Have you ever wondered what sort of a boss you make? Are you controlling or liberal? Do you give your team enough space to breathe and exercise their mind or do you love being in control with reign in hands and tasks set for all? How is your virtual or over-the-email behavior? Prefer being marked on emails even though it makes no sense for you to be a part of the thread? If yes, you might want to introspect and rethink your leadership style. You might be stifling talent from blooming thanks to your attitude towards your colleagues and the castle of self-importance built on fragile ego you love to stay in.
For a lot of us who get marked in emails we have no business with, it’s as if we are staring into space knowing not what to do. In fact, we often feel if there’s anything we can do to actually cut the load being dumped onto us. Sometimes we also do get curious and want to know if all’s well in your team because often these emails are a sign of mistrust breeding within the team. Of course, you may say that you only want to keep us updated or give us an opportunity to barge in the conversation and contribute, but is that the only, right way of doing so? Think about it.
While the above concerns the receiving end, we got around talking with people to find out their take on the cc culture. A.R.Sundarajan, a freelancer says, “If the manager is habituated to checking emails on the go using his smartphone it is going to be nearly impossible to convince him not to; it is equally difficult if he is desk-bound and at it all the time; for such people the only pleasing/welcome deviation comes from checking emails time and again and gleefully submerge themselves under the barrage of information exchanged, to use them later for politicking and talking shop. But it is about leveraging or steering the conversation to how you feel about it when you explain about your reservations. But then an honest question, if it is official mail since it is official mail, what's the loss? Toss one at him via cc and forget it; what's the big deal?” He sure makes a valid point of avoiding drama and forgetting about it.
Naveen Malhotra, Head of Marketing and Business Development at SapieoSoft says “If it is relevant to create coordination then keeping him/her in the loop is fine. What is important is the intent and setting up right expectations on both sides.”
Now, while even if one agrees to cc and forget, a behavior which is forced onto a subordinate will yield an unfortunate response. He/she may feel less trusted by the boss resulting in anxiety and result in a growing resentment against a ‘cc culture’ which inhibits growth and keeps employees from tasting independence. Mitali Bose, Brand Manager at Work Better Training & Development admits, “I quite like working on my own. If I have to work under a supervisor who thinks they must know all or be marked even on ‘thank you’ emails then I will not think twice before addressing my growing concerns. I want to feel trusted for my potential and capabilities. I want to be heard when the water is going over my head or when I’m losing the grip from on the ground; not when I have to relay a few inconsequential documents or words on emails.”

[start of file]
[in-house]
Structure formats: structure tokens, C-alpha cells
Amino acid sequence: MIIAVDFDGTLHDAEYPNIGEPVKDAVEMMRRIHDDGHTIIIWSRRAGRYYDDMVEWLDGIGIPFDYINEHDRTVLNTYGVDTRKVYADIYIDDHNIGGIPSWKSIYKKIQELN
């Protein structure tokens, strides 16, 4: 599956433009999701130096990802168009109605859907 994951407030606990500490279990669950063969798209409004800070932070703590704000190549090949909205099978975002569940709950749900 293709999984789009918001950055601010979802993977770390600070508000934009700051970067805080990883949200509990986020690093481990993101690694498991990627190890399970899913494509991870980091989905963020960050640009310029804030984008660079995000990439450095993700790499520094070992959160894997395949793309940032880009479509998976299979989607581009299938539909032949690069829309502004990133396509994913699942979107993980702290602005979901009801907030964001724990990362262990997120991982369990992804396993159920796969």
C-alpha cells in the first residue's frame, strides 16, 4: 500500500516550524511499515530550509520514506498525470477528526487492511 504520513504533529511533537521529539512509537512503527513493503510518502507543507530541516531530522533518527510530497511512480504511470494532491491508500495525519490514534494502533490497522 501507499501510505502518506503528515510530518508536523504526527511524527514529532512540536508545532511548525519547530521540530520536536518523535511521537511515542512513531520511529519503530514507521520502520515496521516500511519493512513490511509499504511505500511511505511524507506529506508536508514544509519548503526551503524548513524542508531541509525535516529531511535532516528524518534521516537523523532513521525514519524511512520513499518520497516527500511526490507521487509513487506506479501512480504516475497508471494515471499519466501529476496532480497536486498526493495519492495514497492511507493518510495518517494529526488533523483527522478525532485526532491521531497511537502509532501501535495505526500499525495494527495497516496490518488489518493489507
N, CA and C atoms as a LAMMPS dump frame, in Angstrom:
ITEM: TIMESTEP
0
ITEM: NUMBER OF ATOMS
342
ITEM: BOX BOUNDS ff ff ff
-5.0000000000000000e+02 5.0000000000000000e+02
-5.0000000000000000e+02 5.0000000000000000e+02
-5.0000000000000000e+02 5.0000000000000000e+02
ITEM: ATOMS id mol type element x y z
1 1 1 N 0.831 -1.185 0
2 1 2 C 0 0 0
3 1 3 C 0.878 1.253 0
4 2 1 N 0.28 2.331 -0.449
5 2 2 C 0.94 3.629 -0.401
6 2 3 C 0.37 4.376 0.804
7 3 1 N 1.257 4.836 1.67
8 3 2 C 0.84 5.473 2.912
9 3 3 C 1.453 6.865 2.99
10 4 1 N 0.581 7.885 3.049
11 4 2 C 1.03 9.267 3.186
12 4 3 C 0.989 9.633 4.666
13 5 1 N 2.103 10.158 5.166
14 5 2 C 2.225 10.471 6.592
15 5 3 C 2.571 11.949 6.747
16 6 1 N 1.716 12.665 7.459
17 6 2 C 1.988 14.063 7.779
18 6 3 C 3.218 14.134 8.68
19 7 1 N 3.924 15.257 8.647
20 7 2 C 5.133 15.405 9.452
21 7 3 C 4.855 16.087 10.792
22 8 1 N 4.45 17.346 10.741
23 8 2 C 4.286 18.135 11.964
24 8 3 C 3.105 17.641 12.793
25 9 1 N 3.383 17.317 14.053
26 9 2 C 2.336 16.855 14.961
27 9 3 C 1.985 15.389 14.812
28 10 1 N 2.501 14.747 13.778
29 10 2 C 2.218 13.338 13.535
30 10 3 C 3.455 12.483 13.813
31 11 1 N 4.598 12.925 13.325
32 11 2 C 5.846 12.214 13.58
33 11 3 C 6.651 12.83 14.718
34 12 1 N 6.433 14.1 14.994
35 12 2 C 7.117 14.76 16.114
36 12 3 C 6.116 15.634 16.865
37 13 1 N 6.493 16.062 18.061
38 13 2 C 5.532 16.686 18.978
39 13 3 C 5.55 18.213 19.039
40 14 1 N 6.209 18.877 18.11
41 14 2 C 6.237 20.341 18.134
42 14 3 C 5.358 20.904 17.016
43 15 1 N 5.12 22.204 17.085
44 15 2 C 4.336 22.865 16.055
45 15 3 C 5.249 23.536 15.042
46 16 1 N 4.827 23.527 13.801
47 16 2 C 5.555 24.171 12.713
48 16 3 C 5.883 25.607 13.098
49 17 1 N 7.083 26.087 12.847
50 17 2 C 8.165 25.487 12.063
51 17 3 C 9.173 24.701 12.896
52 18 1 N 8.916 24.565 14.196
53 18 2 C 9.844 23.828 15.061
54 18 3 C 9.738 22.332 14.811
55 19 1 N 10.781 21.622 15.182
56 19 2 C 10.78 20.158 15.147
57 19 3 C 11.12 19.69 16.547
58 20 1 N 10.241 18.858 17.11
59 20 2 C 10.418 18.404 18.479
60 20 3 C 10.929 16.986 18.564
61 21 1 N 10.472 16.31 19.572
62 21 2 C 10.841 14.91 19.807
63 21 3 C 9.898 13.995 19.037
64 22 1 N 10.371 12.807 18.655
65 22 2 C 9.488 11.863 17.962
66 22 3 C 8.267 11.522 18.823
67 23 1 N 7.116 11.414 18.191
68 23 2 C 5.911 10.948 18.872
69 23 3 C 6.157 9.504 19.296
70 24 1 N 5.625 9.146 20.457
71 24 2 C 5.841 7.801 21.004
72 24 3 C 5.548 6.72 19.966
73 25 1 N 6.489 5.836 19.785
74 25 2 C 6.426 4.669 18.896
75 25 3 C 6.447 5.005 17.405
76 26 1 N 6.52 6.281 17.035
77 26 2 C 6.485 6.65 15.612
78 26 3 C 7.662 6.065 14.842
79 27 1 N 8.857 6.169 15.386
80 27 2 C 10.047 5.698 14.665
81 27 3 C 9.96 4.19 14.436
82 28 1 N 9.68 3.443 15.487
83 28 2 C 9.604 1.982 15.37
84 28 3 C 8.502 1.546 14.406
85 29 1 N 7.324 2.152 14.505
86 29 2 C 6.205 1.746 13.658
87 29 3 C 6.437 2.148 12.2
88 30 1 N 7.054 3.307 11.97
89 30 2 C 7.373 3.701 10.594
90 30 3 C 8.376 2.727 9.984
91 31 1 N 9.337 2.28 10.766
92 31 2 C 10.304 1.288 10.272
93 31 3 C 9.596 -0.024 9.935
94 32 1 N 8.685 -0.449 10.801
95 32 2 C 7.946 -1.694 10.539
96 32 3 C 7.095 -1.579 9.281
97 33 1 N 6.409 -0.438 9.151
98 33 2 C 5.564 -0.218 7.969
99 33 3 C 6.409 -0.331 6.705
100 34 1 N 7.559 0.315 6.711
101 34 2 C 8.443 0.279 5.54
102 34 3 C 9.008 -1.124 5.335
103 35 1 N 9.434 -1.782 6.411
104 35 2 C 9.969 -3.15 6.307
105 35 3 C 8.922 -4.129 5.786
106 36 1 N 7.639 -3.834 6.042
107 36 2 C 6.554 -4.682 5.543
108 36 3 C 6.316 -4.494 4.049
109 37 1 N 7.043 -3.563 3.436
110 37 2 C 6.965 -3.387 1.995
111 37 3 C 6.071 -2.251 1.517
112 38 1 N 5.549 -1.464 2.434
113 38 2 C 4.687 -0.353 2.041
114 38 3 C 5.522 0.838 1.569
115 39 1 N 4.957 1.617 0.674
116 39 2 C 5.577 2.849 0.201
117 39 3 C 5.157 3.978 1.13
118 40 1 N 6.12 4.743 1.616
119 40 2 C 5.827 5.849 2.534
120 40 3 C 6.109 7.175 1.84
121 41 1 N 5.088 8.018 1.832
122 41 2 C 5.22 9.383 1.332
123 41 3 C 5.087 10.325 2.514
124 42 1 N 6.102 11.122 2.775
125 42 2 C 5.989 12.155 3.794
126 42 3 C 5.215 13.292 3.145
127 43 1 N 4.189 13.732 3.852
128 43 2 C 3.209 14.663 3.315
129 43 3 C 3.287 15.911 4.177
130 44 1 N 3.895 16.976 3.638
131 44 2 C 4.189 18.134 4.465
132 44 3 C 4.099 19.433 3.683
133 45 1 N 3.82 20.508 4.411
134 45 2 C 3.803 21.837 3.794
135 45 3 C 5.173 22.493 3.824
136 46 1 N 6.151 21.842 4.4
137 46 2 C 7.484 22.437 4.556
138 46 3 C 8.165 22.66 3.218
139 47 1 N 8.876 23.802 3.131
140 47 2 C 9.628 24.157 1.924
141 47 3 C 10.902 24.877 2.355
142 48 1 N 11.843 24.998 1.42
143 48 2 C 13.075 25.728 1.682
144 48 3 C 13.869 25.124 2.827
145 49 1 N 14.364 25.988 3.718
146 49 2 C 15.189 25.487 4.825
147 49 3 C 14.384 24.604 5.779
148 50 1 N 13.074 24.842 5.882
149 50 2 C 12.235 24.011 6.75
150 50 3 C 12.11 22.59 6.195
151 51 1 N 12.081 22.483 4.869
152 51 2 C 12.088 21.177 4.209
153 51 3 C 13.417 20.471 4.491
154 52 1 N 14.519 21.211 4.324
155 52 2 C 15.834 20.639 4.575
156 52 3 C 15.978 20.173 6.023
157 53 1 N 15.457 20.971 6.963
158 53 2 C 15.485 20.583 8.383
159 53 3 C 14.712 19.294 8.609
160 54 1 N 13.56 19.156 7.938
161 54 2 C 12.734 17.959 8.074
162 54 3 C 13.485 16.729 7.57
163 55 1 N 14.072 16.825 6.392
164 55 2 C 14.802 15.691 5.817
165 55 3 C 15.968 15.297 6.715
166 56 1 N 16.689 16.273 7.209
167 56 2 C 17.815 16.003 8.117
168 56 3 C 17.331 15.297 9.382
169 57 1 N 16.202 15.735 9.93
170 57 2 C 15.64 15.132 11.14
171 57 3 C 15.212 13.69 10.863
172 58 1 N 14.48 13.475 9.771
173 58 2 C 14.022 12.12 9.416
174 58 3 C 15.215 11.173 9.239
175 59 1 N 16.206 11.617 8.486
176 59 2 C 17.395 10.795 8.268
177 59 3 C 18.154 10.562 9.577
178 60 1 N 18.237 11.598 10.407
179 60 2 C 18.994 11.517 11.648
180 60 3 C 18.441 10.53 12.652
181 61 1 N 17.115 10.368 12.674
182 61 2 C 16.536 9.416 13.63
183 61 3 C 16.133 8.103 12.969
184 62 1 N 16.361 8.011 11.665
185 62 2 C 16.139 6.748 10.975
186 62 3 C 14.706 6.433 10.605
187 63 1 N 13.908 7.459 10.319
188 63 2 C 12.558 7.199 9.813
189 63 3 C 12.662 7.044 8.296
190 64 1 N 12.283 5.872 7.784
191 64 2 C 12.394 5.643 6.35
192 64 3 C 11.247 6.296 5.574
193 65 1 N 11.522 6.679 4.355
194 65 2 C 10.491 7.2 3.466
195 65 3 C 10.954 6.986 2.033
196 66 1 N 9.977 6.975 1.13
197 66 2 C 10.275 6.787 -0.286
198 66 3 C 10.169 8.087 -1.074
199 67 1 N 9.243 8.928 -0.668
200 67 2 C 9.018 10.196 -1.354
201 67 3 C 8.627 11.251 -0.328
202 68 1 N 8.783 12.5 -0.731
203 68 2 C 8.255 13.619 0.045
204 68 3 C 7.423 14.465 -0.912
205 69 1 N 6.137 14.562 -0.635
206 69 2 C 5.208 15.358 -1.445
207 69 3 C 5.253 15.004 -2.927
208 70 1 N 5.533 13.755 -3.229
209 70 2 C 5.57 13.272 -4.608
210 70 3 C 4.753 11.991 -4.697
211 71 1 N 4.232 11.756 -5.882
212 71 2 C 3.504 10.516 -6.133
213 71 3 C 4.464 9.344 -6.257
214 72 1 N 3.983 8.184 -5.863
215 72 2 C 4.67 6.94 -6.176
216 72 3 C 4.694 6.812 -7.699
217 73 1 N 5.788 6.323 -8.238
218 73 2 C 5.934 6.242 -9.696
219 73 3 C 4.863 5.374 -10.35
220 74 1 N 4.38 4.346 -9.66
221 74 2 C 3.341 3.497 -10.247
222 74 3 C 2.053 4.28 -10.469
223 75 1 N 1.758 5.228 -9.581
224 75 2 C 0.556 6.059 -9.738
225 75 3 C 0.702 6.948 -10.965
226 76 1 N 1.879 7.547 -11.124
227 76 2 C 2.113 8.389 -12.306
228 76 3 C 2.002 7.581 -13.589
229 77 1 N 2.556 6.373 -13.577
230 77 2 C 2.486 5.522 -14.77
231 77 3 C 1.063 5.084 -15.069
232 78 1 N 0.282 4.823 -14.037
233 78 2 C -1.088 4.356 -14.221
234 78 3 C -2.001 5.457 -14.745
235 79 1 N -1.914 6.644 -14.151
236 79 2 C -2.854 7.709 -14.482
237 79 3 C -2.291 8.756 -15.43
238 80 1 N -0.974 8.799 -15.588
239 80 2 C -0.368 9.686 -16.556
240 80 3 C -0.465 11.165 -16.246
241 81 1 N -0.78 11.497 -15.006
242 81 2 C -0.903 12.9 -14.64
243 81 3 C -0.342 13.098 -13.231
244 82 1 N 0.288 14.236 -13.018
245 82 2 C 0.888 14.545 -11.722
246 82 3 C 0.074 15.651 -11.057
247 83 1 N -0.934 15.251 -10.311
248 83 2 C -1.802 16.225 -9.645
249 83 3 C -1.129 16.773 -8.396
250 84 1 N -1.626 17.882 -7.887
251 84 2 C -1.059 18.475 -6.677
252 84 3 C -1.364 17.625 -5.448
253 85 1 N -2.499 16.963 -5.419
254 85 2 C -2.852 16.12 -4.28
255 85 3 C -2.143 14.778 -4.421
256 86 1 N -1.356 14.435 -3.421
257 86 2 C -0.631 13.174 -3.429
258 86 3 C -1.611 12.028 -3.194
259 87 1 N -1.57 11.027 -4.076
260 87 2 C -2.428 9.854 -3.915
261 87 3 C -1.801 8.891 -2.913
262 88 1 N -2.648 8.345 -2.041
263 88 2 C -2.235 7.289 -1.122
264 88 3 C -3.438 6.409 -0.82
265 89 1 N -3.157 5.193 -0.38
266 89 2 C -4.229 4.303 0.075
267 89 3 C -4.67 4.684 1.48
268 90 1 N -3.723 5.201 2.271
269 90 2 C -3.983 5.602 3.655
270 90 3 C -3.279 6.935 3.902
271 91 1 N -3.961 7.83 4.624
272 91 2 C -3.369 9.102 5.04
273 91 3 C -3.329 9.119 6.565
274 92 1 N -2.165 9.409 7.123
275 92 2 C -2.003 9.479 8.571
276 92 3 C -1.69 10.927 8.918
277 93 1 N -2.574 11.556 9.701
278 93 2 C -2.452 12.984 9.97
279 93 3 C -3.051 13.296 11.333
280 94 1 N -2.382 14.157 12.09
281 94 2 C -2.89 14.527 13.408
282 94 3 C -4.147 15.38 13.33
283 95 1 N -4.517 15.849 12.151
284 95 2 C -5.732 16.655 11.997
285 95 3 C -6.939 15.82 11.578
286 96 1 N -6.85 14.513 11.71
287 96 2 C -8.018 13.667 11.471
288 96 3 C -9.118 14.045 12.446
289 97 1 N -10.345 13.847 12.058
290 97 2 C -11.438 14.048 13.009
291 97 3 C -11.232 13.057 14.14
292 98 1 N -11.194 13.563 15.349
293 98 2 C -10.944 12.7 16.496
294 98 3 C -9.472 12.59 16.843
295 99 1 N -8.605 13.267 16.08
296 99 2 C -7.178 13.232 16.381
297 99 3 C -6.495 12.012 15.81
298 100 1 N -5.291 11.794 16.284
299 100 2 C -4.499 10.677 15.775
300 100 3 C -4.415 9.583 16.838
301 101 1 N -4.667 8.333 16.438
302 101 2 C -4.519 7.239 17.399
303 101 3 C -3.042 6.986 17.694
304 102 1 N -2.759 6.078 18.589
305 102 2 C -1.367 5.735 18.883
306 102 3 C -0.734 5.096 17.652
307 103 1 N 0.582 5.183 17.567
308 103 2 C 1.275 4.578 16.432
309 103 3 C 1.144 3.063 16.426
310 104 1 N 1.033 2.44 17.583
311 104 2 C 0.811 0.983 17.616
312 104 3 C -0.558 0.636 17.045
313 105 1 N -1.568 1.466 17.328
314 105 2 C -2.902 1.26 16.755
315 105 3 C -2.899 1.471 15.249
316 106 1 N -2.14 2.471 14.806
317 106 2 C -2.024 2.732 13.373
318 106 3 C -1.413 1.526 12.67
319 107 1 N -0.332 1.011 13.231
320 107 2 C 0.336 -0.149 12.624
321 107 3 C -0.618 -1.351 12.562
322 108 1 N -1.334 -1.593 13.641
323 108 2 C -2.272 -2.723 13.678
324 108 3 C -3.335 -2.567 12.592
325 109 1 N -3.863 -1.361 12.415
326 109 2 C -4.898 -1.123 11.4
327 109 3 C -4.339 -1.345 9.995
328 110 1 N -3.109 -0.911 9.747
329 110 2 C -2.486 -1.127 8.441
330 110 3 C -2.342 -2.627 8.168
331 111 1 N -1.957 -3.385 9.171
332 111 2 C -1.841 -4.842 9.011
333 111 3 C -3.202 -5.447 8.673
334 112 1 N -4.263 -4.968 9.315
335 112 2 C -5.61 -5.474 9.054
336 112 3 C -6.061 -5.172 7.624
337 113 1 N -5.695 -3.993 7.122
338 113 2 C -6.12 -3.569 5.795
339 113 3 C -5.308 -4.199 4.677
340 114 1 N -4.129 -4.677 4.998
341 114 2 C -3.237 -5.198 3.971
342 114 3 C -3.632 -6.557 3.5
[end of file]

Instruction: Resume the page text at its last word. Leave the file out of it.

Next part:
This brings us to another facet of this cc culture that almost, always goes unnoticed, but stands highlighted in a series of studies conducted by David De Cremer, KPMG professor of management studies at the Judge Business School, University of Cambridge and a set of collaborators. They researched about the impact of receiving emails where colleagues mark supervisors. Now, even though bosses might be marked in good faith (who can vouch?), the receiver (according to the studies) feel less trusted. Similar result of studies conducted both in Western culture and China reveal that copying bosses don't quite promote positive work environment. “I would have to agree that cc-ing does affect the relationship with colleagues. They might even share the best equation, but once a name pops in CC, it might just turn tables and make the recopied sense a breach of trust. It sounds melodramatic, but I’ve seen this happen!”
We began posing a few direct questions and considering you have come this far in this piece, let’s just tell you that it is time to step away. Learn to recognize the effect of your behavior, insecurities, and micromanagement. You might believe you should be abreast of everything going on in your team and rightfully so, but you must also know how much and to what extent your intervention in the day-to-day work must be. You are not a superhuman who can set eyes and ears on everything, especially via emails. Take a time-out and learn to step in when you are needed. Routine tasks can happen without your intervention and if not, you should trust your team to apprise you and seek your aid. Remember that your controlling nature might affect the talent pool and you might even lose your top performers for who knows they are done with your leadership style?